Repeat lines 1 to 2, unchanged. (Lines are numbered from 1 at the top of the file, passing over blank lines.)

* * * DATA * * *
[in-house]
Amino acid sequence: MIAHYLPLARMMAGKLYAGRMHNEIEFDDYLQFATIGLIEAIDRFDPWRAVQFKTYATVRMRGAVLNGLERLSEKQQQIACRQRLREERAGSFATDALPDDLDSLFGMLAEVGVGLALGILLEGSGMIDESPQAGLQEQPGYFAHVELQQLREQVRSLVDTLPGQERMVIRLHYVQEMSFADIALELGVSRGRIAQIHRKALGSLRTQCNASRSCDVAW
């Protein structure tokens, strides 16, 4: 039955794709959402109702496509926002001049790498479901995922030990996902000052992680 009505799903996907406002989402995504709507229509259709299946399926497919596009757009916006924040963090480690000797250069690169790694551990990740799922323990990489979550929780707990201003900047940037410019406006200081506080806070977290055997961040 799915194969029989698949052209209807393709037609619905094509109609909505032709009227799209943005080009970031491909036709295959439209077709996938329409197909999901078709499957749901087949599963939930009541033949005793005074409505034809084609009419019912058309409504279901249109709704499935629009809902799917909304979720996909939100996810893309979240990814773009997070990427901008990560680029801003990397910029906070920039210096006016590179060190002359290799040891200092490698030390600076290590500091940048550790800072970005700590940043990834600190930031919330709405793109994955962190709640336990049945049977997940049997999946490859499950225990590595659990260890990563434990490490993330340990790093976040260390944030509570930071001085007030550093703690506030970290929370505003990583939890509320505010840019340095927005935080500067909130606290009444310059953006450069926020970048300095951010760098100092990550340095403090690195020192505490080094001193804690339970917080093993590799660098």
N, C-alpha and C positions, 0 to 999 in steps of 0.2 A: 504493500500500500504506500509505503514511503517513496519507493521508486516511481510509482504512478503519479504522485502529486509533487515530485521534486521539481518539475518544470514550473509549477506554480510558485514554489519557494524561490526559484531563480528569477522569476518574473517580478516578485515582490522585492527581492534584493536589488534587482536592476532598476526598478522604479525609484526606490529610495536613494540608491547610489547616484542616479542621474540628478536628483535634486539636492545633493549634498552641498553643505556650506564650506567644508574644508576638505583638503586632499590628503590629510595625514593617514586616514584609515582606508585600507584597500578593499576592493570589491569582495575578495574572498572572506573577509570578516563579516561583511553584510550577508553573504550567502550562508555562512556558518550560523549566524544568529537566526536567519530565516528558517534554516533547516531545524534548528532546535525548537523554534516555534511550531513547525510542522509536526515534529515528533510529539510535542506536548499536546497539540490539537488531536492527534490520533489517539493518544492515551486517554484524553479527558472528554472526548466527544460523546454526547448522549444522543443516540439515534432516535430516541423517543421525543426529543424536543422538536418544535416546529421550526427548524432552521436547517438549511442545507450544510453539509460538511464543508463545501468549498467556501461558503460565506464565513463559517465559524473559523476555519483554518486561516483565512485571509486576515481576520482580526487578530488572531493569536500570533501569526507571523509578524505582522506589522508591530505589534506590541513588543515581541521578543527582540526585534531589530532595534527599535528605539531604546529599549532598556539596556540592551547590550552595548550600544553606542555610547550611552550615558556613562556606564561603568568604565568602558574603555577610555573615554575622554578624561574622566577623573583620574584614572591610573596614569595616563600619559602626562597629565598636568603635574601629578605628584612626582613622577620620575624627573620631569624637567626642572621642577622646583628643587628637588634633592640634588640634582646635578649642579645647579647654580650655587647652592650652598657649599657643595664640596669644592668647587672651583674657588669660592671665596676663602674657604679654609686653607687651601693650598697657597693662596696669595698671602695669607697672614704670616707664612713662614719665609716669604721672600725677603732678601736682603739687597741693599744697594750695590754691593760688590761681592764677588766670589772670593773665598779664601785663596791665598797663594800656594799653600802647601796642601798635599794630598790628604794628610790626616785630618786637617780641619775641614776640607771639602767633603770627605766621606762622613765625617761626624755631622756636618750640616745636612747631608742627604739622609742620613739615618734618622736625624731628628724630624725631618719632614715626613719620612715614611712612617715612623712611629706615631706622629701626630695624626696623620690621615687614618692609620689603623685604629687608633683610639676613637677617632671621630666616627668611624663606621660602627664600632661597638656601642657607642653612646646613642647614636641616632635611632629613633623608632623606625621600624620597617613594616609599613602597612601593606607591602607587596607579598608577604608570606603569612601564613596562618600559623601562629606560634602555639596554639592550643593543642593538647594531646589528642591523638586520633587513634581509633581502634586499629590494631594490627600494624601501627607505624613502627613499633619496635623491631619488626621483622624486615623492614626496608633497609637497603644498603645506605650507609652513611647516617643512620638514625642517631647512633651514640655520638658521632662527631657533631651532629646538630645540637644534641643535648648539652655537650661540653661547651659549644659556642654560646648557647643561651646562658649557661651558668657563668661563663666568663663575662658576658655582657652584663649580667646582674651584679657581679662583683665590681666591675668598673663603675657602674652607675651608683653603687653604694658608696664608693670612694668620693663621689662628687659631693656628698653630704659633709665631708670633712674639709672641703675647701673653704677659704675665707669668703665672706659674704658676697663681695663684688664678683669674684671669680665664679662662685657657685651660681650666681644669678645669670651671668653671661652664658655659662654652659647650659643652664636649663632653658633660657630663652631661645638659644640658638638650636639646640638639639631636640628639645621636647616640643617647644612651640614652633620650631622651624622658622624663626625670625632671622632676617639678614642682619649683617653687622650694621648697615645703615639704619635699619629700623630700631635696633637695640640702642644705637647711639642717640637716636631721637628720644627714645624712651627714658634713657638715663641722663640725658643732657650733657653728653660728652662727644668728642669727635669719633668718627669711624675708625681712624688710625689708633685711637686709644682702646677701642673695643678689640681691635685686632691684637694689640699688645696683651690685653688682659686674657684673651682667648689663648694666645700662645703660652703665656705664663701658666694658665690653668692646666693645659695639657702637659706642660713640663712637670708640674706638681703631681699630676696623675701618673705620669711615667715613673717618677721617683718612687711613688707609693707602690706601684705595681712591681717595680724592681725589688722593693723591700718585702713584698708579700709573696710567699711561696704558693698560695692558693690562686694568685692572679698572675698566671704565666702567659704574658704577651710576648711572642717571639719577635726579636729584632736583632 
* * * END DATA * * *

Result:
[in-house]
Amino acid sequence: MIAHYLPLARMMAGKLYAGRMHNEIEFDDYLQFATIGLIEAIDRFDPWRAVQFKTYATVRMRGAVLNGLERLSEKQQQIACRQRLREERAGSFATDALPDDLDSLFGMLAEVGVGLALGILLEGSGMIDESPQAGLQEQPGYFAHVELQQLREQVRSLVDTLPGQERMVIRLHYVQEMSFADIALELGVSRGRIAQIHRKALGSLRTQCNASRSCDVAW